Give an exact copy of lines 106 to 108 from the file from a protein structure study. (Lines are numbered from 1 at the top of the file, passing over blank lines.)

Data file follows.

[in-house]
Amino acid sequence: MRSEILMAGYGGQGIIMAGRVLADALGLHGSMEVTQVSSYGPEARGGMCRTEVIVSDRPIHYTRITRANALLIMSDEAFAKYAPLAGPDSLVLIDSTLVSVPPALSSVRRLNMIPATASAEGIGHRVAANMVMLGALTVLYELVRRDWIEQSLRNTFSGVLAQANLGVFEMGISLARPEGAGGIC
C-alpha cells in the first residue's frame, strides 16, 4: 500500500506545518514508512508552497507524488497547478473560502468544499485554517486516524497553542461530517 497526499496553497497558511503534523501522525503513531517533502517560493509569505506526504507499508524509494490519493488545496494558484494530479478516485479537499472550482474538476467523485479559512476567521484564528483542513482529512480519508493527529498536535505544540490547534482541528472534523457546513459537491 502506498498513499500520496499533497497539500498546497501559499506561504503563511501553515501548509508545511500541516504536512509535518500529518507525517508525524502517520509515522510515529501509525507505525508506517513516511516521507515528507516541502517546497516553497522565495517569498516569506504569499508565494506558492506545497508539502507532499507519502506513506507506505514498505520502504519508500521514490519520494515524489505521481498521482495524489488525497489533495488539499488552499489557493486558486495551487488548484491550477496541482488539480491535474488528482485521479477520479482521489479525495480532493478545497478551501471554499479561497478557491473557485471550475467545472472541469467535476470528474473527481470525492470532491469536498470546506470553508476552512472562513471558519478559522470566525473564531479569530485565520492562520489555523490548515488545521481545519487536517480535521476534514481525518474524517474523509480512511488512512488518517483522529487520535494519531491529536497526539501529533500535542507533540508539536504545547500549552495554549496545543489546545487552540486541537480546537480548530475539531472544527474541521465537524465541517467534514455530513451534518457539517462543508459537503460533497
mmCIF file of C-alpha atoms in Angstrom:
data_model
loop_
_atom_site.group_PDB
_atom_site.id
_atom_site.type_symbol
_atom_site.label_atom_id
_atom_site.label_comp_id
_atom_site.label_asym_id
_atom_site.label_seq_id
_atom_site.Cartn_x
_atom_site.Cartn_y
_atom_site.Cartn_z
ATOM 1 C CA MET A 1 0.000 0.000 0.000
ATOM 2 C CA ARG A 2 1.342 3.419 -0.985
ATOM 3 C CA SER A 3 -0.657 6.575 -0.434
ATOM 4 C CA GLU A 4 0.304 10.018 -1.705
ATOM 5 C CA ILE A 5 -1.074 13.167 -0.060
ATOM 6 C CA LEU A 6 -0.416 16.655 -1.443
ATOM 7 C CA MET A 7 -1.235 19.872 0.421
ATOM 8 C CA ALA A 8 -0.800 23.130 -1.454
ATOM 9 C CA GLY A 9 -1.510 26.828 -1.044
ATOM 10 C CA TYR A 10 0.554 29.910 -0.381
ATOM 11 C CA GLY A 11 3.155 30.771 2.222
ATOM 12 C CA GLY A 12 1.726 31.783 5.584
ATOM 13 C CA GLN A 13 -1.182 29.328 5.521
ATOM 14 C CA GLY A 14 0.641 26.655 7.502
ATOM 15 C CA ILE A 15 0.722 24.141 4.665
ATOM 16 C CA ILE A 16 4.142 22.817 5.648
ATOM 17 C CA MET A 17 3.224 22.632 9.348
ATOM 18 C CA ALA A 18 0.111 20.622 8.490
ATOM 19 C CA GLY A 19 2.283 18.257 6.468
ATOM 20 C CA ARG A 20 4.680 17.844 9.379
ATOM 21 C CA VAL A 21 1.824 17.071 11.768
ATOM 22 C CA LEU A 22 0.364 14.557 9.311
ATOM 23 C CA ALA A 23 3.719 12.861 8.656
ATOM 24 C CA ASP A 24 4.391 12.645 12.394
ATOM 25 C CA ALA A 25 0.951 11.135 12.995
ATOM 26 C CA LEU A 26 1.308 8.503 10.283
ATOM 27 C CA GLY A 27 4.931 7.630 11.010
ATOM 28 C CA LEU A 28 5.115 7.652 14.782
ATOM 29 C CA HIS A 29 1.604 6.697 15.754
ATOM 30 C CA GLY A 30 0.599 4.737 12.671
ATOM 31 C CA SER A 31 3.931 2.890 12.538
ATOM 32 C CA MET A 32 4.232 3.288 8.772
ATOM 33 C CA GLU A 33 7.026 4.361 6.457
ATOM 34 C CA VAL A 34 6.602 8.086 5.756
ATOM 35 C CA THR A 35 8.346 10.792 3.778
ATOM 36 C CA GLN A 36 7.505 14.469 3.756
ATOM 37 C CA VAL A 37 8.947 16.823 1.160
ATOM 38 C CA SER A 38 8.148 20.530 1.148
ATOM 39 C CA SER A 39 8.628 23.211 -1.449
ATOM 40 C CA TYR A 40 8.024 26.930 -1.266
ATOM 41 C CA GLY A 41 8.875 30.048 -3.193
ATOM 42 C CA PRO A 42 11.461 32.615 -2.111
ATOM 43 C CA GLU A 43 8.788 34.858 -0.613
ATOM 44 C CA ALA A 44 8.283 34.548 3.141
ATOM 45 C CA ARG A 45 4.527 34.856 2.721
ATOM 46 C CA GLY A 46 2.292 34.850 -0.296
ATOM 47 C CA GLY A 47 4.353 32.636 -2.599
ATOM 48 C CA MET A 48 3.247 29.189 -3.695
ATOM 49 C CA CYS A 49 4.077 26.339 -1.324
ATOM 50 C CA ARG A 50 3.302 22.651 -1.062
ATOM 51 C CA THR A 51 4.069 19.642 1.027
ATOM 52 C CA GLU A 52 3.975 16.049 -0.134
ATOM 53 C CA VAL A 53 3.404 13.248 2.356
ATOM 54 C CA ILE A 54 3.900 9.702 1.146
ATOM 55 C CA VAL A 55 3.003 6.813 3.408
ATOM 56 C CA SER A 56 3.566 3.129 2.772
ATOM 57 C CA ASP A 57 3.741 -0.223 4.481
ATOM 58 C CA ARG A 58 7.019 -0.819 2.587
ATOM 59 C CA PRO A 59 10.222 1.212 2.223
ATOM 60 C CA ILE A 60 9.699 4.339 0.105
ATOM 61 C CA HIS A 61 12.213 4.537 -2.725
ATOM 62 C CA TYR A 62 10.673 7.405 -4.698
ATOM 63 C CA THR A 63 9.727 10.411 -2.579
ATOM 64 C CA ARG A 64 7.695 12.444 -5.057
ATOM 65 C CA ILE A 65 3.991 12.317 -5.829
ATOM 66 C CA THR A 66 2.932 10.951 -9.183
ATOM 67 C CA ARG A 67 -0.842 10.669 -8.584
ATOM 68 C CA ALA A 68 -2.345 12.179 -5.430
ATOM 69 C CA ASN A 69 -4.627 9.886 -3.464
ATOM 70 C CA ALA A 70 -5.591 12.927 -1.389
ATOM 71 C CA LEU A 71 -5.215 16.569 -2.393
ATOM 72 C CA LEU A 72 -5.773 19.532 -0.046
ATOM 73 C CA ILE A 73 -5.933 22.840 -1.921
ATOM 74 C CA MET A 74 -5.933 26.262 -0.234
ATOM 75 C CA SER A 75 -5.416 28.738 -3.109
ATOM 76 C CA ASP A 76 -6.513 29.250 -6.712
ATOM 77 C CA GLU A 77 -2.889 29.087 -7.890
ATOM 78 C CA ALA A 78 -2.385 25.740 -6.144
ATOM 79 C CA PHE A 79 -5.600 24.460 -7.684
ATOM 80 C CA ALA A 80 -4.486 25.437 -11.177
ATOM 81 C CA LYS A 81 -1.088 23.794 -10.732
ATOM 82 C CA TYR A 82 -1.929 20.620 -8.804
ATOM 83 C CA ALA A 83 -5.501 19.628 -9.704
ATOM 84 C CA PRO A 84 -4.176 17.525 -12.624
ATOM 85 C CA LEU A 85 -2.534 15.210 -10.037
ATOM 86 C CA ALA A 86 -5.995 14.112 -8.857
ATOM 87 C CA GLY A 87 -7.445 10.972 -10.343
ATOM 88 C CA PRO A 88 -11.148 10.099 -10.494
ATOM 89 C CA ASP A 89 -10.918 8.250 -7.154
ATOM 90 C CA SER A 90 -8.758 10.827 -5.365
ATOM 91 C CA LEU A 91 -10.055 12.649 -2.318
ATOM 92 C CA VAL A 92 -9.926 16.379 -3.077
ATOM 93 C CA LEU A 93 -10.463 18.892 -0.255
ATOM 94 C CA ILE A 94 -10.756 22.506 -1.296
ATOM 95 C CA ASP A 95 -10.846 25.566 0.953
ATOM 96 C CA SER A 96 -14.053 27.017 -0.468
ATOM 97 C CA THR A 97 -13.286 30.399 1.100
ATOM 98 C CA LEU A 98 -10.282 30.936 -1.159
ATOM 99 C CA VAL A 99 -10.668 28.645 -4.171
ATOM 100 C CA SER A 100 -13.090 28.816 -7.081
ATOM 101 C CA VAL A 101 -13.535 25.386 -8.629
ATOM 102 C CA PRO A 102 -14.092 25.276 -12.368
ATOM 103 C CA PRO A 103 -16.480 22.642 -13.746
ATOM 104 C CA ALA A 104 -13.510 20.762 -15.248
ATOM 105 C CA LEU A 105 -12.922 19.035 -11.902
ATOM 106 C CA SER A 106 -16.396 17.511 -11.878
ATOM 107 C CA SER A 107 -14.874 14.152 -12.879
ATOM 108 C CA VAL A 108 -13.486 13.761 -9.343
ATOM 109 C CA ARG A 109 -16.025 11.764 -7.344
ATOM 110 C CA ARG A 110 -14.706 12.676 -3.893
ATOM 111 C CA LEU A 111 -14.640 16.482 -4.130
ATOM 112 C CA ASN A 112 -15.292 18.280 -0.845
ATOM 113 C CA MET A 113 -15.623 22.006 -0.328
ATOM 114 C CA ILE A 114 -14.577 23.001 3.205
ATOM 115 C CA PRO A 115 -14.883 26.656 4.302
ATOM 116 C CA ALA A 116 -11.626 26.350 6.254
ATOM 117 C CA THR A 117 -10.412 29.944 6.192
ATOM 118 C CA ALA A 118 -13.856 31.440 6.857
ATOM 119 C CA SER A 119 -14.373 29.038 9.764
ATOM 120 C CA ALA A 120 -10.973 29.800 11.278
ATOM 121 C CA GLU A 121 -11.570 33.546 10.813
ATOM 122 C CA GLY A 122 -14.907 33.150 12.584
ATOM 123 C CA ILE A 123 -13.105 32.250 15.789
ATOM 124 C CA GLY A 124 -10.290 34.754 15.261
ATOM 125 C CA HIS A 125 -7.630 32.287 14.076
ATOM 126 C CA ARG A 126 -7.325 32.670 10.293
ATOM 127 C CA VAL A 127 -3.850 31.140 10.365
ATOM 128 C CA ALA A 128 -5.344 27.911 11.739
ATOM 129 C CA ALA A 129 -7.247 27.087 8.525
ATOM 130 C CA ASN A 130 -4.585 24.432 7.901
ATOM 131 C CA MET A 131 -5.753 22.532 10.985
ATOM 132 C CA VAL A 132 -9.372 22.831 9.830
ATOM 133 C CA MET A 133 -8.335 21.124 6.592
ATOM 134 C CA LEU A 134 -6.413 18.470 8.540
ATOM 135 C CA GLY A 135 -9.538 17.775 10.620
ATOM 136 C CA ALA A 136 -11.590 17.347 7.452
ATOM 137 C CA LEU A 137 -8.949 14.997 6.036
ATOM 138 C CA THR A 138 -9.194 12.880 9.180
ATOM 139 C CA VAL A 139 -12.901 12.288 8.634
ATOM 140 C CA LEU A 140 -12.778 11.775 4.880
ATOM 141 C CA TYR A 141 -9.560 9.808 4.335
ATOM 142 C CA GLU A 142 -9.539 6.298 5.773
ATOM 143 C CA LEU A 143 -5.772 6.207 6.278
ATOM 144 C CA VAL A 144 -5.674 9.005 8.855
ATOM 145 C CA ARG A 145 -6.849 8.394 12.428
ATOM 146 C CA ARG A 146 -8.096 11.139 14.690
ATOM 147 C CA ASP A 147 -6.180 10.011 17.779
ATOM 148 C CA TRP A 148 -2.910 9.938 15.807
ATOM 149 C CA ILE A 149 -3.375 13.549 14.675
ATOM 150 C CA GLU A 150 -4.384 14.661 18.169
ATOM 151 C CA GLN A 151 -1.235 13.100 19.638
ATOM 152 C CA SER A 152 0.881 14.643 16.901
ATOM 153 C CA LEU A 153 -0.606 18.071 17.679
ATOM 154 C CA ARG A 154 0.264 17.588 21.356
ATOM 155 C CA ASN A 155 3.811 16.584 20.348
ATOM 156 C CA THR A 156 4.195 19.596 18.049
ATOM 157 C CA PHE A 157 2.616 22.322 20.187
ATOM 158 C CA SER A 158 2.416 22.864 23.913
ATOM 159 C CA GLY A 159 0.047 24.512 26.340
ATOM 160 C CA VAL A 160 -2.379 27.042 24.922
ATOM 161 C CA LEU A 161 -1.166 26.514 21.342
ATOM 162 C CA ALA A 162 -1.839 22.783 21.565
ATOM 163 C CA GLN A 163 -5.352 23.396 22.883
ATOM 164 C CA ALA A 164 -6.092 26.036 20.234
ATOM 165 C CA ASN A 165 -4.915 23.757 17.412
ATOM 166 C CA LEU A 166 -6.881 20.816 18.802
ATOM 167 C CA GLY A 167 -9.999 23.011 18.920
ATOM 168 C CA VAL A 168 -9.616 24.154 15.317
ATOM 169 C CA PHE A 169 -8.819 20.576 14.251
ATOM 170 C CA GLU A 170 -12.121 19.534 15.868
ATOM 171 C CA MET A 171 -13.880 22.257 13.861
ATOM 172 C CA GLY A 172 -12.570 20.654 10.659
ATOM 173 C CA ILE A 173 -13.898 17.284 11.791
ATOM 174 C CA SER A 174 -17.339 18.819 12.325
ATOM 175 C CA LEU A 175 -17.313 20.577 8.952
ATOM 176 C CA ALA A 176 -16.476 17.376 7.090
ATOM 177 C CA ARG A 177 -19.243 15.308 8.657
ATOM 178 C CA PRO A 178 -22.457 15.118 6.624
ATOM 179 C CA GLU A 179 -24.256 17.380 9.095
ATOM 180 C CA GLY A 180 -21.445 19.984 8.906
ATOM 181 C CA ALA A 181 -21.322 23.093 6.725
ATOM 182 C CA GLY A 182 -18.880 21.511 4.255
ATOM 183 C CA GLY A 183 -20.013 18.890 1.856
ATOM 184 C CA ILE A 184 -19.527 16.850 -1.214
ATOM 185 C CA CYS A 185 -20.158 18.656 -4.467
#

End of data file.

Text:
ATOM 90 C CA SER A 90 -8.758 10.827 -5.365
ATOM 91 C CA LEU A 91 -10.055 12.649 -2.318
ATOM 92 C CA VAL A 92 -9.926 16.379 -3.077